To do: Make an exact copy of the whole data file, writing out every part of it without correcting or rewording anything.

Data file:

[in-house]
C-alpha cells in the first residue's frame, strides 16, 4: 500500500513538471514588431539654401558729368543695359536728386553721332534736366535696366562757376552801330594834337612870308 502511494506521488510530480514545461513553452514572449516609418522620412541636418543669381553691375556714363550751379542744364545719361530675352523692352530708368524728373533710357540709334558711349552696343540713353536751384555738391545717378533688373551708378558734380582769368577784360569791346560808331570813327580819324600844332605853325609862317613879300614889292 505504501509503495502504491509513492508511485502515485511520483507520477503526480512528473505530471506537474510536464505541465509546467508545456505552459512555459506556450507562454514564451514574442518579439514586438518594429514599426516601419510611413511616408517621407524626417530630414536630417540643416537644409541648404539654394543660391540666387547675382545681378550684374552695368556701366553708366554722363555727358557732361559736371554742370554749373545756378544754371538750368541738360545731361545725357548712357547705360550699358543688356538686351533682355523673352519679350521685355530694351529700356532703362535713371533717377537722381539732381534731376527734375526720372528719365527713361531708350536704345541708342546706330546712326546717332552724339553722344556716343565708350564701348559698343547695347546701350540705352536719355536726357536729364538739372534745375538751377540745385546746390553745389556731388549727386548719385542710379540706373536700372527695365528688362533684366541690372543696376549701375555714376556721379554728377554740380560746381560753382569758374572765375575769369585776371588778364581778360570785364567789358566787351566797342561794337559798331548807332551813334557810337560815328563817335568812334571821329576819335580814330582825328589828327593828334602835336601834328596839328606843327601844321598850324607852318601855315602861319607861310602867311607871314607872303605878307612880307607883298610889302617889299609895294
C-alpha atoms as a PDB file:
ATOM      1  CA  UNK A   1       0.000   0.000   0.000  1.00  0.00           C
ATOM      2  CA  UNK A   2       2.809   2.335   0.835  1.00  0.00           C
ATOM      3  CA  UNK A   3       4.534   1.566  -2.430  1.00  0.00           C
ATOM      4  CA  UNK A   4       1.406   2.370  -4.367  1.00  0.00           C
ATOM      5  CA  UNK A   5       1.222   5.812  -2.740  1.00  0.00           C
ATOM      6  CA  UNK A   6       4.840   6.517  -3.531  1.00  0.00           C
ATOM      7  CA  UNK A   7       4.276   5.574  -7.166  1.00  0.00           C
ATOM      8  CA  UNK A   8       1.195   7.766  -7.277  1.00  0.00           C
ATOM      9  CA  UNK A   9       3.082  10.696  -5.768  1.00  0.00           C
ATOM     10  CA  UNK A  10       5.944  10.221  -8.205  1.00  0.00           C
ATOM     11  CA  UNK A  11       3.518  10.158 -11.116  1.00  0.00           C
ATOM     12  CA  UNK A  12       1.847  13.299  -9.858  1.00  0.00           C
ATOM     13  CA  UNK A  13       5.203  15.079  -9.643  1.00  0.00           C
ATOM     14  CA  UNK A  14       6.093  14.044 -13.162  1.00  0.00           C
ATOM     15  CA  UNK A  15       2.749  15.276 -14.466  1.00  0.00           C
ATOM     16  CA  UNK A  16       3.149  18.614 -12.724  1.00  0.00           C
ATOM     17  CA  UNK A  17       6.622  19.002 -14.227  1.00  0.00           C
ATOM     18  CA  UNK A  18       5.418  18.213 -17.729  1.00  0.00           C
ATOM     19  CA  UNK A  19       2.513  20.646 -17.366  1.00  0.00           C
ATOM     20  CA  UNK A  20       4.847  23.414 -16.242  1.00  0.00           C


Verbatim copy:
[in-house]
C-alpha cells in the first residue's frame, strides 16, 4: 500500500513538471514588431539654401558729368543695359536728386553721332534736366535696366562757376552801330594834337612870308 502511494506521488510530480514545461513553452514572449516609418522620412541636418543669381553691375556714363550751379542744364545719361530675352523692352530708368524728373533710357540709334558711349552696343540713353536751384555738391545717378533688373551708378558734380582769368577784360569791346560808331570813327580819324600844332605853325609862317613879300614889292 505504501509503495502504491509513492508511485502515485511520483507520477503526480512528473505530471506537474510536464505541465509546467508545456505552459512555459506556450507562454514564451514574442518579439514586438518594429514599426516601419510611413511616408517621407524626417530630414536630417540643416537644409541648404539654394543660391540666387547675382545681378550684374552695368556701366553708366554722363555727358557732361559736371554742370554749373545756378544754371538750368541738360545731361545725357548712357547705360550699358543688356538686351533682355523673352519679350521685355530694351529700356532703362535713371533717377537722381539732381534731376527734375526720372528719365527713361531708350536704345541708342546706330546712326546717332552724339553722344556716343565708350564701348559698343547695347546701350540705352536719355536726357536729364538739372534745375538751377540745385546746390553745389556731388549727386548719385542710379540706373536700372527695365528688362533684366541690372543696376549701375555714376556721379554728377554740380560746381560753382569758374572765375575769369585776371588778364581778360570785364567789358566787351566797342561794337559798331548807332551813334557810337560815328563817335568812334571821329576819335580814330582825328589828327593828334602835336601834328596839328606843327601844321598850324607852318601855315602861319607861310602867311607871314607872303605878307612880307607883298610889302617889299609895294
C-alpha atoms as a PDB file:
ATOM      1  CA  UNK A   1       0.000   0.000   0.000  1.00  0.00           C
ATOM      2  CA  UNK A   2       2.809   2.335   0.835  1.00  0.00           C
ATOM      3  CA  UNK A   3       4.534   1.566  -2.430  1.00  0.00           C
ATOM      4  CA  UNK A   4       1.406   2.370  -4.367  1.00  0.00           C
ATOM      5  CA  UNK A   5       1.222   5.812  -2.740  1.00  0.00           C
ATOM      6  CA  UNK A   6       4.840   6.517  -3.531  1.00  0.00           C
ATOM      7  CA  UNK A   7       4.276   5.574  -7.166  1.00  0.00           C
ATOM      8  CA  UNK A   8       1.195   7.766  -7.277  1.00  0.00           C
ATOM      9  CA  UNK A   9       3.082  10.696  -5.768  1.00  0.00           C
ATOM     10  CA  UNK A  10       5.944  10.221  -8.205  1.00  0.00           C
ATOM     11  CA  UNK A  11       3.518  10.158 -11.116  1.00  0.00           C
ATOM     12  CA  UNK A  12       1.847  13.299  -9.858  1.00  0.00           C
ATOM     13  CA  UNK A  13       5.203  15.079  -9.643  1.00  0.00           C
ATOM     14  CA  UNK A  14       6.093  14.044 -13.162  1.00  0.00           C
ATOM     15  CA  UNK A  15       2.749  15.276 -14.466  1.00  0.00           C
ATOM     16  CA  UNK A  16       3.149  18.614 -12.724  1.00  0.00           C
ATOM     17  CA  UNK A  17       6.622  19.002 -14.227  1.00  0.00           C
ATOM     18  CA  UNK A  18       5.418  18.213 -17.729  1.00  0.00           C
ATOM     19  CA  UNK A  19       2.513  20.646 -17.366  1.00  0.00           C
ATOM     20  CA  UNK A  20       4.847  23.414 -16.242  1.00  0.00           C